The incoming undergraduate class of students arriving on campus for the Fall 2017 semester make up the largest and most diverse group ever admitted to Stevens Institute of Technology.
Admissions data (as of August 21, 2017) offers a revealing snapshot of the composition of the incoming class, one that is richly diverse in geography, gender, nationality and academic majors.
Made up of approximately 810 members, the Class of 2021 represents more than 30 states and approximately 10 countries, and includes more than 130 scholar athletes recruited to join one of Stevens’ 26 varsity sports teams.
Nearly 30 percent of the new students are female. Additionally, the enrollment of under-represented minority students increased by 21 percent from last year.
Susan Metz, executive director of diversity and inclusion at Stevens, says she is encouraged to see the enrollment numbers hold steady or increase for women and under-represented minorities as it demonstrates the university’s progress in working towards improving diversity among the student body, one of the goals outlined in the university's 10-year strategic plan, The Future. Ours to Create.
“Universities have an obligation to provide students with an academic environment that provides opportunities to interact and learn from people with diverse backgrounds. Stevens exceeds the national average of women studying engineering and is making progress in attracting black and Hispanic students to its undergraduate programs,” explained Metz.
“Stevens is dedicated to creating an academic experience where ALL students are welcomed, valued and supported as they progress through their studies. The fact that 95 percent of our students return to Stevens after concluding their freshmen year is evidence of this commitment.”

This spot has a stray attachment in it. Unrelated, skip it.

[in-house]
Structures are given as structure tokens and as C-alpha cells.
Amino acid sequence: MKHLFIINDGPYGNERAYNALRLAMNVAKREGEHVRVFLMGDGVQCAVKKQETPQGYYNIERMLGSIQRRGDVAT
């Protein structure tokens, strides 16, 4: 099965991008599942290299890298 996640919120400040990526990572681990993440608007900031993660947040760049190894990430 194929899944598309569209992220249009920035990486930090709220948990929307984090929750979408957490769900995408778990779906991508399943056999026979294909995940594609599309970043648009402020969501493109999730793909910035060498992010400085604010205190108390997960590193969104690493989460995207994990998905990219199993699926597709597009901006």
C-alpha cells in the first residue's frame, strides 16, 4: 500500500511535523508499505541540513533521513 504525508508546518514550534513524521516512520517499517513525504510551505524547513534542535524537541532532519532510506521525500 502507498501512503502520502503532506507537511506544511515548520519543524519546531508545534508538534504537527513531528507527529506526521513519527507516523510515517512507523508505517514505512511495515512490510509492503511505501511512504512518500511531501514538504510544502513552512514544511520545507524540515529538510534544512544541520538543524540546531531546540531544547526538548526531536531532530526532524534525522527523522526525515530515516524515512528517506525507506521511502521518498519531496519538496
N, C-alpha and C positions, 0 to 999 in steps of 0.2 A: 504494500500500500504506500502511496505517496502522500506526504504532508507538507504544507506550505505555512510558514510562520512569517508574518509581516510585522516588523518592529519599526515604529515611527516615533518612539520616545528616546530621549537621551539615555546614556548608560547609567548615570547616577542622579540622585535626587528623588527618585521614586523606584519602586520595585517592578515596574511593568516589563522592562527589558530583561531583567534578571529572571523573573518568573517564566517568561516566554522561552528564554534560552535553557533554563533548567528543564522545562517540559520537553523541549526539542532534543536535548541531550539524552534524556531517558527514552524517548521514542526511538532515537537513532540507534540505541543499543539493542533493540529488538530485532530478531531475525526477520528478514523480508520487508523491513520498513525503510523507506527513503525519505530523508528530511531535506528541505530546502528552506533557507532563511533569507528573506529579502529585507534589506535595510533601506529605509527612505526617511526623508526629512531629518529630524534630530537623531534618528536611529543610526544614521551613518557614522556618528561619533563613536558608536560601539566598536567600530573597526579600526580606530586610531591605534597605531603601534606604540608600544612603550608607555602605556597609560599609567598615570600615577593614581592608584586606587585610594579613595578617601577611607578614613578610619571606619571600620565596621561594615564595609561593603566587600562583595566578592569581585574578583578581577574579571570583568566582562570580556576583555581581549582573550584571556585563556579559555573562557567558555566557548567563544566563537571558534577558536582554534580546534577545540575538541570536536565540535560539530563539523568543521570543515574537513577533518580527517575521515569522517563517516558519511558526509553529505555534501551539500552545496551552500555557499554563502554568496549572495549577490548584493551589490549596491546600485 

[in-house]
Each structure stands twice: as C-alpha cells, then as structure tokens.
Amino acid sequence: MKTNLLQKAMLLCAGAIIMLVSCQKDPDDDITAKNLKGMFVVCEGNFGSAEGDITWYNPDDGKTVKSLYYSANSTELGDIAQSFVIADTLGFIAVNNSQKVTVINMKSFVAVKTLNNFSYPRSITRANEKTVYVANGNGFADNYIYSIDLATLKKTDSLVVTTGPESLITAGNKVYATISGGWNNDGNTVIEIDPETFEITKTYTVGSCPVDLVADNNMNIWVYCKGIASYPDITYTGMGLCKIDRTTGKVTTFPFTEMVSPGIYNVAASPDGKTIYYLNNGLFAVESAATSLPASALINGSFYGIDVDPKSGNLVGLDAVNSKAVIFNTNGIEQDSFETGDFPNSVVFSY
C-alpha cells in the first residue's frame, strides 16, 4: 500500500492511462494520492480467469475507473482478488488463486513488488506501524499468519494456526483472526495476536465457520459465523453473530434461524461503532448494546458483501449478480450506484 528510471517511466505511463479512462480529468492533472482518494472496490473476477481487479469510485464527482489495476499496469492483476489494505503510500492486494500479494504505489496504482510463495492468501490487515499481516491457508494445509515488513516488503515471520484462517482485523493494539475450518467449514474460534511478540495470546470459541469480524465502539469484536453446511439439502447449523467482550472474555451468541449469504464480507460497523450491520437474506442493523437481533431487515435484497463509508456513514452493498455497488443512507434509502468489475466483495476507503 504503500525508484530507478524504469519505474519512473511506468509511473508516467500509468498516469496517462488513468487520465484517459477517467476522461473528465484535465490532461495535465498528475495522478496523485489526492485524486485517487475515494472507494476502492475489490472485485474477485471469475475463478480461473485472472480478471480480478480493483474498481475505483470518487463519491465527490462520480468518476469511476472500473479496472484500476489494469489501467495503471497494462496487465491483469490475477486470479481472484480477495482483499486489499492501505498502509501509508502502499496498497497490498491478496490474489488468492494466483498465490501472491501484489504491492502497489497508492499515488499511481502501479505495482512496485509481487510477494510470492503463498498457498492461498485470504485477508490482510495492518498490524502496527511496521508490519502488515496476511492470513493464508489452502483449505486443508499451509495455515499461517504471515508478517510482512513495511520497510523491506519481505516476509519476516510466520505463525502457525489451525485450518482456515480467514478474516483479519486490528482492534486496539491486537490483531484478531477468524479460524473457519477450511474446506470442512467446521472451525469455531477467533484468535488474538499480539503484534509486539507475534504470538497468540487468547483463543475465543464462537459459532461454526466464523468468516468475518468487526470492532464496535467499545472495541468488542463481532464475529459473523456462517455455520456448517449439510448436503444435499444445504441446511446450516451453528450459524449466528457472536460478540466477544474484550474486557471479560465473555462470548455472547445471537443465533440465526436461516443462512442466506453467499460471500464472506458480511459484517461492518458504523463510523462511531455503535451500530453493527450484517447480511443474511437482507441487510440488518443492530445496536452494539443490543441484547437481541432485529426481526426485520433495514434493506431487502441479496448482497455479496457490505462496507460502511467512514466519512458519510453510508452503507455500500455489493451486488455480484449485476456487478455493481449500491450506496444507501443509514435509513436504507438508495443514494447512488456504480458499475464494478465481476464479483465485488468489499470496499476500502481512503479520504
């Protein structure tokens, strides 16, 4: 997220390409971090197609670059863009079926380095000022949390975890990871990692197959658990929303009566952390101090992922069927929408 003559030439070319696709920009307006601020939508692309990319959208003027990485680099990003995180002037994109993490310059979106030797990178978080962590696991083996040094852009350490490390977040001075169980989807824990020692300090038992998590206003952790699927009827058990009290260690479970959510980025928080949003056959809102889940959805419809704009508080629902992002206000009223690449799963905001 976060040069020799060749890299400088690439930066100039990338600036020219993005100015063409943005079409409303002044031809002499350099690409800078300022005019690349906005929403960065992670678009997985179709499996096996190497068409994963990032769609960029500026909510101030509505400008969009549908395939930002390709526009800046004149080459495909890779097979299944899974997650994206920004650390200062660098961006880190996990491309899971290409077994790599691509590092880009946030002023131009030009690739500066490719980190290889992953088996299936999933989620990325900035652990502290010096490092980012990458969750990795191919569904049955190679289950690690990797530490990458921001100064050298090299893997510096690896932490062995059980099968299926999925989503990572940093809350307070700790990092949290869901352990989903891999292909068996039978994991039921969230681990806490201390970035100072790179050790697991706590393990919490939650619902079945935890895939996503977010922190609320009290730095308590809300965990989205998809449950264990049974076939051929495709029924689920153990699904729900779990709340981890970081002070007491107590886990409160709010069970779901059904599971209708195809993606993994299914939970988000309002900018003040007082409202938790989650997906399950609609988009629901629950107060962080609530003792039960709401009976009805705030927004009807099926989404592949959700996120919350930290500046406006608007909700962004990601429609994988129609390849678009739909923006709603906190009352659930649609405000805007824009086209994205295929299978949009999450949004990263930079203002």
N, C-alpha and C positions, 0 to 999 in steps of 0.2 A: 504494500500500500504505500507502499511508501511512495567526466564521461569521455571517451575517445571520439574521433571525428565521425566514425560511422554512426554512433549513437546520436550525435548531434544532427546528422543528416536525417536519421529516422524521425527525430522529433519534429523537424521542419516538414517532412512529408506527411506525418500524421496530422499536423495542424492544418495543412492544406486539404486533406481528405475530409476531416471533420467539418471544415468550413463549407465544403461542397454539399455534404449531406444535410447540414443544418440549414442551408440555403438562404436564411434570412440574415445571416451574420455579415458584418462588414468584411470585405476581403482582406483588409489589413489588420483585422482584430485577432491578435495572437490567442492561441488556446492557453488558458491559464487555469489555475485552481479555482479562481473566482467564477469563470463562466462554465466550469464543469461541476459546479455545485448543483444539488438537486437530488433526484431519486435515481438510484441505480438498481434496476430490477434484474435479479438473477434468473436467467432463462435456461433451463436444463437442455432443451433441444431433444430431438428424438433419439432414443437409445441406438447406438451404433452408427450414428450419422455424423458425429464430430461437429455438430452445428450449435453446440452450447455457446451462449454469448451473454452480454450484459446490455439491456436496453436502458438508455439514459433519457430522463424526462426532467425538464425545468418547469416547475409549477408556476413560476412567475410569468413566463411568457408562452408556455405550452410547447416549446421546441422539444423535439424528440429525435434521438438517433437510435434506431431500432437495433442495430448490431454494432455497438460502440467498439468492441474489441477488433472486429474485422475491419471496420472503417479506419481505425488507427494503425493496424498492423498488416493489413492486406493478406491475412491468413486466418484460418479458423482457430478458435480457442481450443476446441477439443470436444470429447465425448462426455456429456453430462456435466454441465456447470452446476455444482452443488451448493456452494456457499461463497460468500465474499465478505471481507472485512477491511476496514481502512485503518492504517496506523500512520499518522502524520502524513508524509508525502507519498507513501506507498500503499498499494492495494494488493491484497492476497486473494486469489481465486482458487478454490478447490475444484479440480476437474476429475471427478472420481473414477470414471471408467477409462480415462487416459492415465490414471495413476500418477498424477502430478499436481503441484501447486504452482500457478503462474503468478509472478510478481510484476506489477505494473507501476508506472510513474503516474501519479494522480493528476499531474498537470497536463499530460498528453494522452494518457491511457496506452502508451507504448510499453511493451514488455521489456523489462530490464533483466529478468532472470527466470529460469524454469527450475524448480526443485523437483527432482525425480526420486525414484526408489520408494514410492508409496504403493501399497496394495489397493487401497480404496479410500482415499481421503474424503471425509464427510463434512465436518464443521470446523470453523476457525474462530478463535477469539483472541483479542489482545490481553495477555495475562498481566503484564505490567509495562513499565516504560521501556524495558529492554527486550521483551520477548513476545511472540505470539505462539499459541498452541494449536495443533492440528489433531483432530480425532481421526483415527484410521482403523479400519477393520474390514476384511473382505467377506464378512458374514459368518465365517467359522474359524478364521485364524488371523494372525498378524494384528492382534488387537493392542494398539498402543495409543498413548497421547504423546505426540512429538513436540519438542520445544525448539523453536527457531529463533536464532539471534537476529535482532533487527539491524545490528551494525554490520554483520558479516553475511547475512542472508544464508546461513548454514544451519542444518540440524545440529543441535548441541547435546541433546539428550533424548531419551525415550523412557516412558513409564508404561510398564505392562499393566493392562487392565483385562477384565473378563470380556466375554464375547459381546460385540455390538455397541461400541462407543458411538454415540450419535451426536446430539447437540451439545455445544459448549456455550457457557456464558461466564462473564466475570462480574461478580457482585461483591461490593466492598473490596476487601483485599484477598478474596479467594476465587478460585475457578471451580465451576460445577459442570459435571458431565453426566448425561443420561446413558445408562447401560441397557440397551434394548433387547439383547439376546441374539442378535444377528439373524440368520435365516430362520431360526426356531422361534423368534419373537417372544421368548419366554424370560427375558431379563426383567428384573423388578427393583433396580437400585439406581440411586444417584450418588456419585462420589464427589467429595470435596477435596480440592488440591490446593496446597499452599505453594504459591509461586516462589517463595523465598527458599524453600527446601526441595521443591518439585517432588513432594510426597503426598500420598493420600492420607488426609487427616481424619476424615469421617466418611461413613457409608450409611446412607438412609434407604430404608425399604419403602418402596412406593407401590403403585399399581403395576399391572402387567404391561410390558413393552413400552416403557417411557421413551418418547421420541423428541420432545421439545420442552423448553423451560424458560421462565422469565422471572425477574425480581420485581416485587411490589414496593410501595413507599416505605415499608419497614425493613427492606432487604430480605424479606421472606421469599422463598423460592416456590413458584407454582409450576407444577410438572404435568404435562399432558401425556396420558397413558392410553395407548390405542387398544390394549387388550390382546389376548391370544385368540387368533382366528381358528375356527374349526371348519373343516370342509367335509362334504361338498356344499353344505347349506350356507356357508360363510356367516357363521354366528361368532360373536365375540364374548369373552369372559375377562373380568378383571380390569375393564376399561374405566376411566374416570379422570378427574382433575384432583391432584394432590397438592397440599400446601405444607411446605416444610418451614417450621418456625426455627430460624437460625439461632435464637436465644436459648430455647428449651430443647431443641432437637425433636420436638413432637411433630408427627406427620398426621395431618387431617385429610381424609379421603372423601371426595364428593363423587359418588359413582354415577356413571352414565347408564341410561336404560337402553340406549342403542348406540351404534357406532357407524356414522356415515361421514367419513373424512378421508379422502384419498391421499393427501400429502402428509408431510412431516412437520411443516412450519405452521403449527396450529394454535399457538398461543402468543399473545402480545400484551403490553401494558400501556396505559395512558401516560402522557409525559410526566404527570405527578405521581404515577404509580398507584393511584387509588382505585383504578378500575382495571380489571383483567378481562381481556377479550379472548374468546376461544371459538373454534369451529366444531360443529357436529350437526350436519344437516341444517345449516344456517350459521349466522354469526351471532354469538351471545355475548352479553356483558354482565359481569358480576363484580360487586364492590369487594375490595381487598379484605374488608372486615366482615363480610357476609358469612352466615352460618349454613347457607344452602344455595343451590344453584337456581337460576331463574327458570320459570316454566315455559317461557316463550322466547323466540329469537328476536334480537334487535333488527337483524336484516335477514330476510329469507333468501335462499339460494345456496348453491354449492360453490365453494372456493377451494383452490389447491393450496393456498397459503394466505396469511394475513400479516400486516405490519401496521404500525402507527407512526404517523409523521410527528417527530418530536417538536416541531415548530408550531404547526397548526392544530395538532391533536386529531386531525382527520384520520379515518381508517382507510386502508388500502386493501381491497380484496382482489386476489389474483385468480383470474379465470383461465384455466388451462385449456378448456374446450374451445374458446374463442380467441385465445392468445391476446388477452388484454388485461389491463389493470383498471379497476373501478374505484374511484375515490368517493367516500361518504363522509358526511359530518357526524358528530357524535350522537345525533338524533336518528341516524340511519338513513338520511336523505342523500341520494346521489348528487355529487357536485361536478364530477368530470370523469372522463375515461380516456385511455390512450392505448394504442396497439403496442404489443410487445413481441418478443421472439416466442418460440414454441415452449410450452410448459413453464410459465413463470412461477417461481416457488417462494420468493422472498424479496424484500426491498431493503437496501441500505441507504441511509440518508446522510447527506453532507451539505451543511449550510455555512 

Stevens continues to draw more and more students outside New Jersey, making up more than 38 percent of the incoming freshman class. The number of students coming from states outside New Jersey rose to 283 (from 246 in 2016). Internationally, Stevens’ appeal to students from China, India and South Korea remains strong, and the university welcomed new students from Vietnam, Germany, Jamaica, Japan and Australia.
The incoming class represents one of the most talented as admission to Stevens continues to be more competitive. These young men and women were selected from 8,335 applications, an increase of 12.5 percent from last year.
Demand for all four of Stevens’ schools has increased, most notably at the College of Arts and Letters, which saw a 32 percent increase in applications, and the School of Systems and Enterprises, which saw a 29 percent increase. The School of Business, which saw an extraordinary jump in applications last year, continues its impressive growth with applications up by 15 percent.
At Stevens’ largest school, the Schaefer School of Engineering & Science, the popularity of some majors clearly stood out – science and math majors jumped 54 percent while computer science saw a 48 percent increase.
“I am thrilled to welcome the Stevens Class of 2021! This group of incoming students is extremely bright, diverse and inspired. I am excited to see what the future holds for them and I wish them much success as they explore their passions here at Stevens," said Jacqueline Williams, dean of undergraduate admissions.